75

Chicago Sun-Times

By Roger Ebert
Lin takes an established franchise and makes it surprisingly fresh and intriguing. The movie is not exactly "Shogun" when it comes to the subject of an American in Japan (nor, on the other hand, is it "Lost in Translation"). But it's more observant than we expect, and uses its Japanese locations to make the story about something more than fast cars.
Full Review
70

The Hollywood Reporter

By Kirk Honeycutt
It's not much of a movie, but a hell of a ride. So what if the movie dumbs down Japanese culture to a bad yakuza movie and features Japanese characters who can barely speak Japanese? The cars are the stars here. Everything else is lost in translation.
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60

Wall Street Journal

By Joe Morgenstern
By all that's unholy, this third edition of the high-emission franchise should have been at least as awful as the second one was. (The first one was good fun.) Yet it's surprisingly entertaining in its deafening fashion, despite the absence of Vin Diesel and Paul Walker, the co-stars of parts one and two.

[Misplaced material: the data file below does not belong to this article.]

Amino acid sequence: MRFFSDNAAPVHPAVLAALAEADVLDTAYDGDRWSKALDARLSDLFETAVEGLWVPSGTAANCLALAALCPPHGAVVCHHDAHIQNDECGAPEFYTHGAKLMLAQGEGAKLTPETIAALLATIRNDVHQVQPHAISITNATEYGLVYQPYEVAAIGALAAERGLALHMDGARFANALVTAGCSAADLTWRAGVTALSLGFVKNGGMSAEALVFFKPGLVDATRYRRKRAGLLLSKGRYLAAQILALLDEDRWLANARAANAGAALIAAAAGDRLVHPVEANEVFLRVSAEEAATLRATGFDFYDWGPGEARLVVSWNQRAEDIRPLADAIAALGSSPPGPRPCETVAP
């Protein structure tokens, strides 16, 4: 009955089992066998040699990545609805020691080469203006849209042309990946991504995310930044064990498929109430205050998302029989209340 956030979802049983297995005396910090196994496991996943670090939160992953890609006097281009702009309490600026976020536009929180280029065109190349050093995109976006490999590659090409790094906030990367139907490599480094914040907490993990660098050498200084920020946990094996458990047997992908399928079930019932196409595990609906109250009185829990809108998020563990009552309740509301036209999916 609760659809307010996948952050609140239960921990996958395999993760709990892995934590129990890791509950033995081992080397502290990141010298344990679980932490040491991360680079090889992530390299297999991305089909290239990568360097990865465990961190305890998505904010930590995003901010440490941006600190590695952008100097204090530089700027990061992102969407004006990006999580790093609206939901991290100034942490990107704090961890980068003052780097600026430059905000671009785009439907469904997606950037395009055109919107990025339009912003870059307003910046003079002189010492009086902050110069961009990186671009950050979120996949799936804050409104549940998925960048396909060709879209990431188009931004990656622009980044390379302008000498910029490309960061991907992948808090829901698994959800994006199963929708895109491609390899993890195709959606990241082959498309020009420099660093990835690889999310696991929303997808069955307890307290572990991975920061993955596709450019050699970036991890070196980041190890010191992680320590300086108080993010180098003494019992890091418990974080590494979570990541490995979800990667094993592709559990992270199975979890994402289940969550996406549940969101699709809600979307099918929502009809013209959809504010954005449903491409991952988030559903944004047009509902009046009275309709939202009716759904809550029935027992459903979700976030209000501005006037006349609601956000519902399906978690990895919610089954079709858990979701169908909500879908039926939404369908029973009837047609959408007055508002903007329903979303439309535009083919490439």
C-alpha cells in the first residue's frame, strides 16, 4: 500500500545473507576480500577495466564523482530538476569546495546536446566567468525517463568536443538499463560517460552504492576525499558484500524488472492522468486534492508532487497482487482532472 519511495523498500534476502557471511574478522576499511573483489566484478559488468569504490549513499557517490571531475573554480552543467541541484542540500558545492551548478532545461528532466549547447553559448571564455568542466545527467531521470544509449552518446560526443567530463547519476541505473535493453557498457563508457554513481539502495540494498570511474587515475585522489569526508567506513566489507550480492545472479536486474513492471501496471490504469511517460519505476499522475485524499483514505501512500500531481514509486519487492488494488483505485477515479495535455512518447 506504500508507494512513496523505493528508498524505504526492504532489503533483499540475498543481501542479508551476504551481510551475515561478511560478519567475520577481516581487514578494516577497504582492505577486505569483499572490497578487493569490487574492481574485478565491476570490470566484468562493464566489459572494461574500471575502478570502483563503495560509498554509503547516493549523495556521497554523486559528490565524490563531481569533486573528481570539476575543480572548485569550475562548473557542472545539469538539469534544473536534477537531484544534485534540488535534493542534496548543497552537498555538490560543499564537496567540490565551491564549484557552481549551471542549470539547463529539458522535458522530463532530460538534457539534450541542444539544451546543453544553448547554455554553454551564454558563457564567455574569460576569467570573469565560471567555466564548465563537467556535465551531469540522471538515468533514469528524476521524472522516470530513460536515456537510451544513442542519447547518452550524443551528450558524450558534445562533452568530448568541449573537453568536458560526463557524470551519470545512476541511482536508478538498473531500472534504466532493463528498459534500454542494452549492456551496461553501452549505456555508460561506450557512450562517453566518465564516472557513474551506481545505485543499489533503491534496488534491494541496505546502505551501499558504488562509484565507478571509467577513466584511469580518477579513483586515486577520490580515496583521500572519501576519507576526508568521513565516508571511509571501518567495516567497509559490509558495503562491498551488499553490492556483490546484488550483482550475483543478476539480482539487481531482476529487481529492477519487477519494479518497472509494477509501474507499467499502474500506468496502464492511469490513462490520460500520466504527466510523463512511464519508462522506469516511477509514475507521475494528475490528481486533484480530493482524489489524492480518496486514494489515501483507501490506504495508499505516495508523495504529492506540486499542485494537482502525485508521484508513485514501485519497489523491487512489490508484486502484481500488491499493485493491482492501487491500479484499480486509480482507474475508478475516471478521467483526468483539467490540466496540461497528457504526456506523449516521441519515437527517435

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50

Boston Globe

By Wesley Morris
The F&F series is the 21st century's beach movie, one for some beachless future world where the kids are crowning 25 and seem capable of living off of hair gel and exhaust fumes.
Full Review
50

New York Daily News

By Elizabeth Weitzman
The kind of movie in which plot and performances (and members of the fairer sex) are treated as accessories, "Tokyo Drift" is all about the action. And on that count, it won't let you down.
Full Review
38

Philadelphia Inquirer

By David Hiltbrand
OK, they squeezed one more lap out of this franchise. It's been a fun ride, but it's time to shut things down. If you get my drift.
Full Review
38

USA Today

By Claudia Puig
Has plenty of fast cars and revving engines. But unless you're a fan of that sort of thing, its stultifying plot and wooden acting is likely to make you drift - off to sleep.
Full Review
33

Entertainment Weekly

Gets lost in translation.
Full Review
25

San Francisco Chronicle

By Mick LaSalle
Lucas Black, who looks as much like a high school kid as George Bernard Shaw, speaks in a thick Southern accent that hasn't been heard on any leading man since the second act of "Our American Cousin."
Full Review
25

Rolling Stone

By Peter Travers
The F&F franchise ran out of gas half way into the 2001 original.
Full Review
46 out of 100
Mixed or average reviews
Metascore® based on all critic reviews. Scores range from 0 to 100, with higher scores indicating more favorable reviews.